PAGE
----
Industry: Economic Transformations
Industry: Economic Transformations
Factories. Before the Industrial Revolution, people worked at home or in small workshops. Factories as concentrated sites of production where multiple tasks were performed under one roof were rare. The increasingly widespread appearance of factories was a clear sign that the process of manufacturing was changing. Indeed, they became a fundamental image in the European artist’s eye, appearing on canvasses with regularity. French Impressionists in the 1870s and 1880s often included them as a matter of course in their landscapes.
Beginnings. Factories were initially small and spread around the countryside. Hardly more than large work-rooms, women working with spinning jennies (a system by which eight threads could be spun rather than just a single thread) powered the machines by hand. As the machines grew larger and needed external sources of power, factory building was concentrated along streams, especially those with falling water, where waterwheels could be constructed to generate power. The next stage of development came with the introduction of the steam engine to power factory machinery. In the early years of factory work, people walked from their homes to the mills and back again. These treks could be several miles. As the size of the mills increased, urbanization around the factories followed. More and more housing was built nearby for workers and their families, and people began to abandon farming for factory work.
Routines and Dangers. Factories routinized work in a way that had not been the case before. Work began and ended daily at prescribed times, unless the factories ran overtime, and then workers were expected to stay on the job. The pace of work was determined by the machines and varied only when employers decided to increase the machines’ speed. The introduction of gaslight in 1806 made night work possible, and owners began to standardize work into shifts. In the 1880s electric-power plants and electric light were introduced, furthering the standardization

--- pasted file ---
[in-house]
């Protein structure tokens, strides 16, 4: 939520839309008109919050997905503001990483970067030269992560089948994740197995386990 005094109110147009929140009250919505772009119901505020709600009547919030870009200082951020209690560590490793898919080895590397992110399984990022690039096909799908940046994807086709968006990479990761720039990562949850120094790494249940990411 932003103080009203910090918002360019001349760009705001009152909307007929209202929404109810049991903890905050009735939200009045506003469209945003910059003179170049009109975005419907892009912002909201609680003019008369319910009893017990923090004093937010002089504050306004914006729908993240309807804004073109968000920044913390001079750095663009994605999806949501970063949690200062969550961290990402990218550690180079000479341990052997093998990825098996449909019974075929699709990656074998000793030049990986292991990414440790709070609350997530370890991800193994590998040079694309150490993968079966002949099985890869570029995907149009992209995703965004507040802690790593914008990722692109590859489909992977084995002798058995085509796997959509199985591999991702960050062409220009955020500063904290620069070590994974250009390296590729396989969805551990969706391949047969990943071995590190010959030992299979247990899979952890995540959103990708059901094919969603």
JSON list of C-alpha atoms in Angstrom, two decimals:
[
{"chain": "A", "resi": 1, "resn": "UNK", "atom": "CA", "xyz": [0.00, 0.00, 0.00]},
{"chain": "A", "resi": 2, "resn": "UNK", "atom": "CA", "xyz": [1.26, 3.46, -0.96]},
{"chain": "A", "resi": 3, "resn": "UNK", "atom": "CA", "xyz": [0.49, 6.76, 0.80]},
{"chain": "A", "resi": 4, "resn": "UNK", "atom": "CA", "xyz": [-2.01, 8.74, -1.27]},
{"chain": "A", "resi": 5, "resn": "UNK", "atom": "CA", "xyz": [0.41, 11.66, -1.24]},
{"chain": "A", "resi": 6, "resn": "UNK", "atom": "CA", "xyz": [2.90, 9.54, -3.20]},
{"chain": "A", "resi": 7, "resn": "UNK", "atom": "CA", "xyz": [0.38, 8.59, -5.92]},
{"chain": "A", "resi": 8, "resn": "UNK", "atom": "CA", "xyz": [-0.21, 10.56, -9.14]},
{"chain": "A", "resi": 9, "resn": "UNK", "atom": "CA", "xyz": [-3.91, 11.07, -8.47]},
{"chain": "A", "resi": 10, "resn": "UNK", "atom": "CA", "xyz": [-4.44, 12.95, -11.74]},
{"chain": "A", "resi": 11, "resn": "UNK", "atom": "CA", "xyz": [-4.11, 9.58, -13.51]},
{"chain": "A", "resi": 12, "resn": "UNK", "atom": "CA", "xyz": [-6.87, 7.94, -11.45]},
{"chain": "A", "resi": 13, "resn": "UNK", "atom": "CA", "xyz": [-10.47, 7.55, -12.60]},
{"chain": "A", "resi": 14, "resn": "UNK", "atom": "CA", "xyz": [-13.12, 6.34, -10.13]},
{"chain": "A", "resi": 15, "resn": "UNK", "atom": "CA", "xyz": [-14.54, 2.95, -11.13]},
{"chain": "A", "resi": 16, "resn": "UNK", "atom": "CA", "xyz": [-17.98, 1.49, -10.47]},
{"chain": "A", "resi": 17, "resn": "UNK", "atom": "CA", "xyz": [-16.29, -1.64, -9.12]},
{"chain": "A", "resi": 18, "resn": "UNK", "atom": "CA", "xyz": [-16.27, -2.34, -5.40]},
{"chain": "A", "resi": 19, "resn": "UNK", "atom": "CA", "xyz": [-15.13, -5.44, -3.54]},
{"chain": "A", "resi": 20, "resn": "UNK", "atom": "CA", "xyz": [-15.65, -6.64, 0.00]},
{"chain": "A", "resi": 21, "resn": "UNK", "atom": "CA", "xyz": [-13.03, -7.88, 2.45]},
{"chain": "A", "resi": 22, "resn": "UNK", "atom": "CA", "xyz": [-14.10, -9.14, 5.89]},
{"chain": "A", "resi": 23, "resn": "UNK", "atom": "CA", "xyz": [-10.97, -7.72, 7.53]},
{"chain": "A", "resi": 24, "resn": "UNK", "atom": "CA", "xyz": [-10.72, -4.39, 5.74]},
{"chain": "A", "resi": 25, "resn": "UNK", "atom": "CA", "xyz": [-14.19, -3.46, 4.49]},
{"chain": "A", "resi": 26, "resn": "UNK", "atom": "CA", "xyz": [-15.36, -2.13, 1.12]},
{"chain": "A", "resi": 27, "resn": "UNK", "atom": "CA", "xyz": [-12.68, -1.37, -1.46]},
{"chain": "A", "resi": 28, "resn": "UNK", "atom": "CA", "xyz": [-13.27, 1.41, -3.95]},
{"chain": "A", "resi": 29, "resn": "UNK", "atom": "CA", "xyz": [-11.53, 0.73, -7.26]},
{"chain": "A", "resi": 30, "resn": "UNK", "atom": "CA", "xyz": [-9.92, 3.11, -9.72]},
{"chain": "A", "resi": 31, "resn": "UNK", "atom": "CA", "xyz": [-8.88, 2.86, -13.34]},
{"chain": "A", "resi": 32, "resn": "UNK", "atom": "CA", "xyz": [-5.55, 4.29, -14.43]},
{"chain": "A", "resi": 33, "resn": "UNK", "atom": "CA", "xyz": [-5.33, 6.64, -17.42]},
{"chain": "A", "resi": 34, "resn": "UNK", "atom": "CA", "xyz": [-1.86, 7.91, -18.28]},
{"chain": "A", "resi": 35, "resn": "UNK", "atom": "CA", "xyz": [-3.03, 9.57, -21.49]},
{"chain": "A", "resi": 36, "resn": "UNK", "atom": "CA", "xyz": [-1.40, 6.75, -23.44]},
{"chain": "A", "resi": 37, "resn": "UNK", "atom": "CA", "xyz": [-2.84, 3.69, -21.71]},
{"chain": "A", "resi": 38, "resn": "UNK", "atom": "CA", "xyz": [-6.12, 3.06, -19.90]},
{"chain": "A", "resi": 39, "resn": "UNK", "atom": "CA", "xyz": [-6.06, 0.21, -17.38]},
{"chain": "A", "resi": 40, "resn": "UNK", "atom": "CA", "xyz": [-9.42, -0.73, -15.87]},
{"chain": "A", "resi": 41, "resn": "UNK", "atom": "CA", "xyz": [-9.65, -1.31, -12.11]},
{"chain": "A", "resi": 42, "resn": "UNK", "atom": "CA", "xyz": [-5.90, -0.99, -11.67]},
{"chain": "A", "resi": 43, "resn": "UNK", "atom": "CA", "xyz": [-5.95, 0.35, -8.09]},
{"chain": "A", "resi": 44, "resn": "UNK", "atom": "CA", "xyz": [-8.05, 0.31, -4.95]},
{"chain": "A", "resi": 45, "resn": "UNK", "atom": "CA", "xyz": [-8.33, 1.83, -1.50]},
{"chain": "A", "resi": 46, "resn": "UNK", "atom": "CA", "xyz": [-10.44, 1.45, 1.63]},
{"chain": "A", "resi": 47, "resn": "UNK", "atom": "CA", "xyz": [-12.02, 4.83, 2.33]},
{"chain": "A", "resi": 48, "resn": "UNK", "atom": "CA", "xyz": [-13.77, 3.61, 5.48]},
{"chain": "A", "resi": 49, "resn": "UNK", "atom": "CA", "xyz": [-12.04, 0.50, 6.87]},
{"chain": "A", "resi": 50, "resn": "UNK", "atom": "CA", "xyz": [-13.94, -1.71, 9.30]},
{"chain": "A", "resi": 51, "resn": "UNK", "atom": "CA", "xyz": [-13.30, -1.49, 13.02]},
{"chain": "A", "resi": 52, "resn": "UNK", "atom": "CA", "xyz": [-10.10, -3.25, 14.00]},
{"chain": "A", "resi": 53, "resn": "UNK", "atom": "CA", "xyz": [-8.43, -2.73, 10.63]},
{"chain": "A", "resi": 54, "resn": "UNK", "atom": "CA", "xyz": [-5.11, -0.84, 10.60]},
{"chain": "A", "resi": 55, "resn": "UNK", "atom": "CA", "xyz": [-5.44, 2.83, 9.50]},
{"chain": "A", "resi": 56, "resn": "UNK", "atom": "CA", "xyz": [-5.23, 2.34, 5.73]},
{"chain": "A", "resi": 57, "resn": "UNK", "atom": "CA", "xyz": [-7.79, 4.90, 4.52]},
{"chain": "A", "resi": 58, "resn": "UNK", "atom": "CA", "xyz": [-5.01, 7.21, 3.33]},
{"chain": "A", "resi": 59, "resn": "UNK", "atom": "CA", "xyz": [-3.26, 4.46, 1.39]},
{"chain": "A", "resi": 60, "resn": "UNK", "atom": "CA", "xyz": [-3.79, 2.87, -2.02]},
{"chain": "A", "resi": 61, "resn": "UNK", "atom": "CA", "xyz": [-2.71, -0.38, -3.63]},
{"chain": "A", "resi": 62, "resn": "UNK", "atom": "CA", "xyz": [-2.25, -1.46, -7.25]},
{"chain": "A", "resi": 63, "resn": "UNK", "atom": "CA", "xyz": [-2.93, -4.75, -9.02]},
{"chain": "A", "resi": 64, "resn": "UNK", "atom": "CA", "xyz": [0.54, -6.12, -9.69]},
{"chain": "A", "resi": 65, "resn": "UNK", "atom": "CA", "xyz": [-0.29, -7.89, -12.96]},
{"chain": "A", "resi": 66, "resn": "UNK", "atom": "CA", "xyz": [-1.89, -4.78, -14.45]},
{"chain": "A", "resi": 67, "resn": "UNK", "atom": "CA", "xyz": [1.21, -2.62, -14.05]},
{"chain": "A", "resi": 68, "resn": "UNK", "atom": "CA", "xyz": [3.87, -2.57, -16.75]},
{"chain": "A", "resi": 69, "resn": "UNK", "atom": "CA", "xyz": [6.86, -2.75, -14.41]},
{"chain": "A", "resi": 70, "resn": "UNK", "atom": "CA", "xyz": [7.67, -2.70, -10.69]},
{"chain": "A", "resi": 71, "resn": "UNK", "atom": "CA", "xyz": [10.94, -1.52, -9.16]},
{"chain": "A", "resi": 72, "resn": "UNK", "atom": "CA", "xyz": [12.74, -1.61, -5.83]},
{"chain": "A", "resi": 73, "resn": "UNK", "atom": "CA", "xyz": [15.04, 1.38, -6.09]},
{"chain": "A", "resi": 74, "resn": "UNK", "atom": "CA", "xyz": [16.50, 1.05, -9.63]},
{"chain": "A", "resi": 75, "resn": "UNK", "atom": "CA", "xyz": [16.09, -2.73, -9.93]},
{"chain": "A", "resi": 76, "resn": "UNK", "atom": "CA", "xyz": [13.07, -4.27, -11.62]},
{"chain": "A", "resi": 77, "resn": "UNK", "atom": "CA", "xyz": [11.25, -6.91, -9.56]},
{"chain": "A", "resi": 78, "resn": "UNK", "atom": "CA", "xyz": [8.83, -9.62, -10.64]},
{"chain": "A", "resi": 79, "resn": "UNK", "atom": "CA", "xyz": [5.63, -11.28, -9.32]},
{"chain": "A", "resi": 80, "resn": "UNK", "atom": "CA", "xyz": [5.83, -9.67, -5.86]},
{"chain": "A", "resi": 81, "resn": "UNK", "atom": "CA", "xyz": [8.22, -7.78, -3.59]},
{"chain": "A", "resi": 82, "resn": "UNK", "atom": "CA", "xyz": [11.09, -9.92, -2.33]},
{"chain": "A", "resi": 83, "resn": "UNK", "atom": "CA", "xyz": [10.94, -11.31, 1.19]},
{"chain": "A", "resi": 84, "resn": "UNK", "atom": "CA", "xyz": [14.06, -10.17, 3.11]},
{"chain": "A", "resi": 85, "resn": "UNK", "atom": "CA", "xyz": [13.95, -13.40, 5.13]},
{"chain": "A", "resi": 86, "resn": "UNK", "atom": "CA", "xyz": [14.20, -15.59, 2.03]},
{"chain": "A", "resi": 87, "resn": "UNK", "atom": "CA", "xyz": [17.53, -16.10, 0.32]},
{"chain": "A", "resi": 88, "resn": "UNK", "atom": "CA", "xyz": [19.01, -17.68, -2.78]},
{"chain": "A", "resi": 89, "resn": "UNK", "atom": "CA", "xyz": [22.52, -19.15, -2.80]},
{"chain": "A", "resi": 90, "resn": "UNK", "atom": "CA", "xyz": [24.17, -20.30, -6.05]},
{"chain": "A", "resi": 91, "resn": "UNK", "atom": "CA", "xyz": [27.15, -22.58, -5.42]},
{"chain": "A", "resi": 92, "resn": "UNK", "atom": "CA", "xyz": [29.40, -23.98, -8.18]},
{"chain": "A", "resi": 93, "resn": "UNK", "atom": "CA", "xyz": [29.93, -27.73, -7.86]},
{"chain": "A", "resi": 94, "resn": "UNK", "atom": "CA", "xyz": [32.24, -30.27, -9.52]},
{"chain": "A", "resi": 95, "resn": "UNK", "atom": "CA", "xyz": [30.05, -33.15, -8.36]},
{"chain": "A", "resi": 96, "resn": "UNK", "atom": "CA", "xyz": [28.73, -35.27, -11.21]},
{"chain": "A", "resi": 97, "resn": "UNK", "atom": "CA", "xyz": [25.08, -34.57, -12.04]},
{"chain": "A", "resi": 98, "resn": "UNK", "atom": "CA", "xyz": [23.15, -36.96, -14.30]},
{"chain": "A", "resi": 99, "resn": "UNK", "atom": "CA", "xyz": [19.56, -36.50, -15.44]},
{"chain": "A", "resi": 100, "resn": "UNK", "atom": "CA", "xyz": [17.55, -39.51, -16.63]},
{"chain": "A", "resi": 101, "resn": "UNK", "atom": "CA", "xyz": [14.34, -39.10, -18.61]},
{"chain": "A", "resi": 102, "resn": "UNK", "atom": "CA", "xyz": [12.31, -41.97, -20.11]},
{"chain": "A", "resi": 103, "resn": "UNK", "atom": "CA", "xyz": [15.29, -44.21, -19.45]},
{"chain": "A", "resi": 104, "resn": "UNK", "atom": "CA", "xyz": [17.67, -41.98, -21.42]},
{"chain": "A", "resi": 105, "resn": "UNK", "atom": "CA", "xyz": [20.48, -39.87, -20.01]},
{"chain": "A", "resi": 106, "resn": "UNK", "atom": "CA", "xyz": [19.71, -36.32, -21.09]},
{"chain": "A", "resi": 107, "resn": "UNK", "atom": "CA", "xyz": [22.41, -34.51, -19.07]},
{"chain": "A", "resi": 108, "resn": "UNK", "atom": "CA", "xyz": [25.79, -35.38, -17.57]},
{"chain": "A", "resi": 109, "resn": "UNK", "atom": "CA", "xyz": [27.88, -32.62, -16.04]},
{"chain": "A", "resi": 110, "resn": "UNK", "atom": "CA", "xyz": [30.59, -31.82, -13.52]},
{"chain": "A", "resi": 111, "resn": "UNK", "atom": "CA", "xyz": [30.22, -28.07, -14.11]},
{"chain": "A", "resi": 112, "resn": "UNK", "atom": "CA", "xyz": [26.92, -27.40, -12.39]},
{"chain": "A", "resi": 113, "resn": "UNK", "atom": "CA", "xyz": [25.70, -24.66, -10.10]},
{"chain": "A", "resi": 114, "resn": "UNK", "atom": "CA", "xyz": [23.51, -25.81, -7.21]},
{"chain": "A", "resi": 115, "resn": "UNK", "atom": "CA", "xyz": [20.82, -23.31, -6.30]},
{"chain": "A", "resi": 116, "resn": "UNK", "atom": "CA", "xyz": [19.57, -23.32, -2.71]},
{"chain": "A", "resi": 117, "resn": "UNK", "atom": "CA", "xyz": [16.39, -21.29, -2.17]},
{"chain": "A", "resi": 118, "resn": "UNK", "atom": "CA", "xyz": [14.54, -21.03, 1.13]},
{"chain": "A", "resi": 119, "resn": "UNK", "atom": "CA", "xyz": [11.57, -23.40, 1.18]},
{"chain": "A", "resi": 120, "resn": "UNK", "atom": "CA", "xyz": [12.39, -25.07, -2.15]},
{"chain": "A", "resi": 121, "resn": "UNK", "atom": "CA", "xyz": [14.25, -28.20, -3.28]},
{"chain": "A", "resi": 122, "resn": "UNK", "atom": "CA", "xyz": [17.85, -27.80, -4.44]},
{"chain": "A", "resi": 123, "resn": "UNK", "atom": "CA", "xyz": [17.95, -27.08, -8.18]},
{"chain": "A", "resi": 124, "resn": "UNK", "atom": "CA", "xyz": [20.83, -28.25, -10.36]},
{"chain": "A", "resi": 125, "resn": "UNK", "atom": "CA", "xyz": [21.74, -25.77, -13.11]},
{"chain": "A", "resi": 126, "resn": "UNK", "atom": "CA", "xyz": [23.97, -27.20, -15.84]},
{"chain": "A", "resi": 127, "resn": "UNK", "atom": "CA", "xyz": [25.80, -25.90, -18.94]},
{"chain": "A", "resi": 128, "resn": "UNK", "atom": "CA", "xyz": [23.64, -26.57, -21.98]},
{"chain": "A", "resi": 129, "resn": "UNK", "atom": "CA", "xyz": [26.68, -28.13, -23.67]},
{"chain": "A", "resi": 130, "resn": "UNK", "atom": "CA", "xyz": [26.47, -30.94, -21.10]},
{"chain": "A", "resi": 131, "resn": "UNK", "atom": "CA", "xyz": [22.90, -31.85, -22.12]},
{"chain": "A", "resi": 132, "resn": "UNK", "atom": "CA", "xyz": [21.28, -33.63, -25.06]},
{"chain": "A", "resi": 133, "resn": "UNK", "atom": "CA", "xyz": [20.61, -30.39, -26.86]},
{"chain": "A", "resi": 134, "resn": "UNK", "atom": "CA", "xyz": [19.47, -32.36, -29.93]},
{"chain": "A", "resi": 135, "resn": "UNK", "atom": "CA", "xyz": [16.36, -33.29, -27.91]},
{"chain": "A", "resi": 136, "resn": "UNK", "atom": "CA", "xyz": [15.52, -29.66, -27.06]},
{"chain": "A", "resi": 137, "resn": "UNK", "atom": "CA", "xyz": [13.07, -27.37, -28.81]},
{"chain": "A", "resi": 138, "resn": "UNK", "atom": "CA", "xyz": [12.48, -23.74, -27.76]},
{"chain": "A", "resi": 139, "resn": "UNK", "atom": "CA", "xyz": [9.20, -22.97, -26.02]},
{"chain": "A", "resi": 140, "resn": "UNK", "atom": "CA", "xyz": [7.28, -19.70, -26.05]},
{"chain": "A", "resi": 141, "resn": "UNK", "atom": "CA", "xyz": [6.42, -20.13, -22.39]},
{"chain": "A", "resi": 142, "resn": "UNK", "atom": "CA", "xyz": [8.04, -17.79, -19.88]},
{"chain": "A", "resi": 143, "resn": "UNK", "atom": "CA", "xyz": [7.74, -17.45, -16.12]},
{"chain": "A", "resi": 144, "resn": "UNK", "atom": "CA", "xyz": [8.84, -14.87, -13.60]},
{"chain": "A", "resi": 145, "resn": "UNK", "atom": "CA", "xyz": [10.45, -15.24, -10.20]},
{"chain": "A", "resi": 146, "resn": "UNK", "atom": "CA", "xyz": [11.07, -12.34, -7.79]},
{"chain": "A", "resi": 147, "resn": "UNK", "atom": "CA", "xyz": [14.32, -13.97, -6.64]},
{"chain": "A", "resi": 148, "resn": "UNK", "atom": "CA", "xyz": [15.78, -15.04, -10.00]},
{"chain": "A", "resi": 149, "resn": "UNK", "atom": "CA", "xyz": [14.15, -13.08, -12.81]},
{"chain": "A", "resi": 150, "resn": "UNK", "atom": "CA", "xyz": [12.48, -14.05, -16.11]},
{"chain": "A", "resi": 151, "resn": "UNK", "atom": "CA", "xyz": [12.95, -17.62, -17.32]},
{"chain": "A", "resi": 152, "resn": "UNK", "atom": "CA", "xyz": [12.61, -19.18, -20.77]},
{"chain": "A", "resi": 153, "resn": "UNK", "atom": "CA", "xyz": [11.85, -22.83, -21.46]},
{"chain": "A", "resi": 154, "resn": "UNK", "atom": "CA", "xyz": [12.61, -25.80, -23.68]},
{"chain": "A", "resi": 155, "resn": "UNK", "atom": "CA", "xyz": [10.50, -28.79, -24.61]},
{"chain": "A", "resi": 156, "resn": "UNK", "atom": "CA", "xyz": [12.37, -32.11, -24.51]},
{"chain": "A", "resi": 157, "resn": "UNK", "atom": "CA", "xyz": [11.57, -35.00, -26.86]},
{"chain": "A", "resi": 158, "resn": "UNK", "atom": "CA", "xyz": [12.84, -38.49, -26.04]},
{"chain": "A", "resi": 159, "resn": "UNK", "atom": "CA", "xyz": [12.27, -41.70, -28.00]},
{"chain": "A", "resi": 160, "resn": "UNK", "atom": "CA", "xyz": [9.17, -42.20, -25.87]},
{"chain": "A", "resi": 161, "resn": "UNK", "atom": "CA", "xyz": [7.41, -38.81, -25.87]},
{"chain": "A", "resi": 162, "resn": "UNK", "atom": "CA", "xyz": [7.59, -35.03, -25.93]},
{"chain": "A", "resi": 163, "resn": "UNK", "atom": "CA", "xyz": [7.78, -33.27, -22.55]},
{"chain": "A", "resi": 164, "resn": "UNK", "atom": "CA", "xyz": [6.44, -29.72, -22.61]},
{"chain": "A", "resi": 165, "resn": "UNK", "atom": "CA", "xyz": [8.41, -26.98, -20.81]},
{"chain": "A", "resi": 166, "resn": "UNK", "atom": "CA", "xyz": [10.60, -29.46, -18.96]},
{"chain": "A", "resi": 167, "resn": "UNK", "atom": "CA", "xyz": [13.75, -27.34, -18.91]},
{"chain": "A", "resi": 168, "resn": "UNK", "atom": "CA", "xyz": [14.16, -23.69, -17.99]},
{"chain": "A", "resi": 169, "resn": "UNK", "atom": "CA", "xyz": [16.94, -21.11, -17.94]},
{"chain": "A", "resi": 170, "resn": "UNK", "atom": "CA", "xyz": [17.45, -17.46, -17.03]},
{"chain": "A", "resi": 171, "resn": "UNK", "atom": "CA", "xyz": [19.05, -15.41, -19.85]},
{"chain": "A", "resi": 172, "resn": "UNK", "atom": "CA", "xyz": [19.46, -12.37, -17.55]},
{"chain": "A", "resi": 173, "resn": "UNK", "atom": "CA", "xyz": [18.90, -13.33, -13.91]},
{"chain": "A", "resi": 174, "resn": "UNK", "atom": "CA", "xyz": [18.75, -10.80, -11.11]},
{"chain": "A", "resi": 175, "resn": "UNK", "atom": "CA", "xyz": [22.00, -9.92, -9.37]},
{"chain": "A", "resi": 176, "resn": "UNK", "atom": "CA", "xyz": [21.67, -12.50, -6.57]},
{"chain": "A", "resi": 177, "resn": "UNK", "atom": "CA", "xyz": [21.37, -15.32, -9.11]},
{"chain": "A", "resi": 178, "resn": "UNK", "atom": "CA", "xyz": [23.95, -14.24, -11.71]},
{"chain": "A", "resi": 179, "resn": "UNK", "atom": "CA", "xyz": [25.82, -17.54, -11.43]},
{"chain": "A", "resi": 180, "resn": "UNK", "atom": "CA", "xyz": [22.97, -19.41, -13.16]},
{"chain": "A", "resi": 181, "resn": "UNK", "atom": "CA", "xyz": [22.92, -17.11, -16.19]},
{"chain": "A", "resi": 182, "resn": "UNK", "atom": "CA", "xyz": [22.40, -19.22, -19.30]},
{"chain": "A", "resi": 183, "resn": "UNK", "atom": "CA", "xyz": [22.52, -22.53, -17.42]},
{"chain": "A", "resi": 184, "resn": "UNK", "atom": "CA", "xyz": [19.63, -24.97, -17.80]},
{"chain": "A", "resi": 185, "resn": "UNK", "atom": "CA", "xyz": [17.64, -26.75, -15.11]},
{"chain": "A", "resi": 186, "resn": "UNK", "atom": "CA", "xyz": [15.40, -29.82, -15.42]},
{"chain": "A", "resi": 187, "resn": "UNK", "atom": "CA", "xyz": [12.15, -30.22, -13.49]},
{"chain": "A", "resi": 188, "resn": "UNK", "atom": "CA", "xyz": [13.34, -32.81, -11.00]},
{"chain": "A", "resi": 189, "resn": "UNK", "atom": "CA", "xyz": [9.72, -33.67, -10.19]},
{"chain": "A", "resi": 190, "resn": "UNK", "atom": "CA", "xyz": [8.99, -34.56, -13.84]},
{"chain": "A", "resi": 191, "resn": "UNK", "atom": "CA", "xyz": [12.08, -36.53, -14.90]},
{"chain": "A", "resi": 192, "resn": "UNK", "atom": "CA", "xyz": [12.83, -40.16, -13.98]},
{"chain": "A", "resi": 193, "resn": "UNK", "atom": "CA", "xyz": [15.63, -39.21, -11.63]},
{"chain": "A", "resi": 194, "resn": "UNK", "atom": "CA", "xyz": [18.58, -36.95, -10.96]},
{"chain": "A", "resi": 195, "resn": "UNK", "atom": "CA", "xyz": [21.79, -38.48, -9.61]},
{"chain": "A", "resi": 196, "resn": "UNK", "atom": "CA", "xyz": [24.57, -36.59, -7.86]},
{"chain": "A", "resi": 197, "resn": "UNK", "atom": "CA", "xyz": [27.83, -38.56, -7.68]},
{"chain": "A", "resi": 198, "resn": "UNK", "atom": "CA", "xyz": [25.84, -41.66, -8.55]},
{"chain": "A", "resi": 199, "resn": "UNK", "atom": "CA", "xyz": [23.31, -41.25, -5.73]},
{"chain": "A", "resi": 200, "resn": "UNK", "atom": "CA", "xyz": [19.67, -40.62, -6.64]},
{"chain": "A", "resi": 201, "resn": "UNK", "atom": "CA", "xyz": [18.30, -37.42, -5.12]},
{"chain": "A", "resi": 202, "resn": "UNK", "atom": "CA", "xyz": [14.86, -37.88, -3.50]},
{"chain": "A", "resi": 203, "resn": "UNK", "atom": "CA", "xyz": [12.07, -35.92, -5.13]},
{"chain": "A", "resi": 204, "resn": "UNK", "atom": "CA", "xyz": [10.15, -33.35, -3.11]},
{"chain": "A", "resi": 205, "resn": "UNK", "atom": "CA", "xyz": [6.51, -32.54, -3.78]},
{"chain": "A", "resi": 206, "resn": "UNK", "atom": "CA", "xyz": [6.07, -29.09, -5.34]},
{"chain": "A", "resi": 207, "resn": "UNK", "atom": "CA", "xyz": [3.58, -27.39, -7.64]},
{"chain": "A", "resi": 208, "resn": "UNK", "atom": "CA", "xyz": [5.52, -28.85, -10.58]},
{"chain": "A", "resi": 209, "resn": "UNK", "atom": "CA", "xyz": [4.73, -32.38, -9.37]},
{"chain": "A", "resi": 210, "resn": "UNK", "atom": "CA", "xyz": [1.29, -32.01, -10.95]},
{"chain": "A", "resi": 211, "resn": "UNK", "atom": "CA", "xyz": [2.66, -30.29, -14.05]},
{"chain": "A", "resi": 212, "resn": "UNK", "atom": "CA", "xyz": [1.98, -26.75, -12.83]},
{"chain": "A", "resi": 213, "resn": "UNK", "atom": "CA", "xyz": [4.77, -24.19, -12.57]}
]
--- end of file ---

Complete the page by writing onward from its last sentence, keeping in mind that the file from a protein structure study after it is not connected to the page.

of labor. Initially factories had no protective coverings over the machines, and it was easy for workers to be pulled into the machines and seriously injured. Machines were especially hazardous for women, whose long hair could be tangled in a whirring gear. The result was what workers referred to as “scalping.” In textile mills the prevalence of lint in the air damaged workers’ lungs and led to the aptly named “brown lung” disease. The passage of protective laws in the mid to late nineteenth century and workers’ use of the strike began to shorten the workday and to improve working conditions.
Light Industry. Textile production in cottage industry occupied almost as many people as agriculture did in the preindustrial world. By 1750 virtually every rural woman possessed a spinning wheel and spent at least part of her work time using it. In fact, spinning was so associated with women that the terms spinster (a female spinner) and distaff (the stick on which one stuck the raw fibers to be spun) became synonymous with woman and female in English. Fabric was made from four fibers—wool, flax, silk, and cotton. Wool-producing sheep and flax plants existed throughout Europe. Mulberry trees and silk worms existed only in the region of Lyon, France. Silk weavers in other places had to import silk from there or from Asia. Cotton, too, was an imported fiber. It was not grown anywhere in Europe, but it was becoming popular because it was light-weight (compared with linen and wool), easily washed, and much less expensive than silk. The earliest machines associated with the Industrial Revolution were constructed for the spinning of cotton.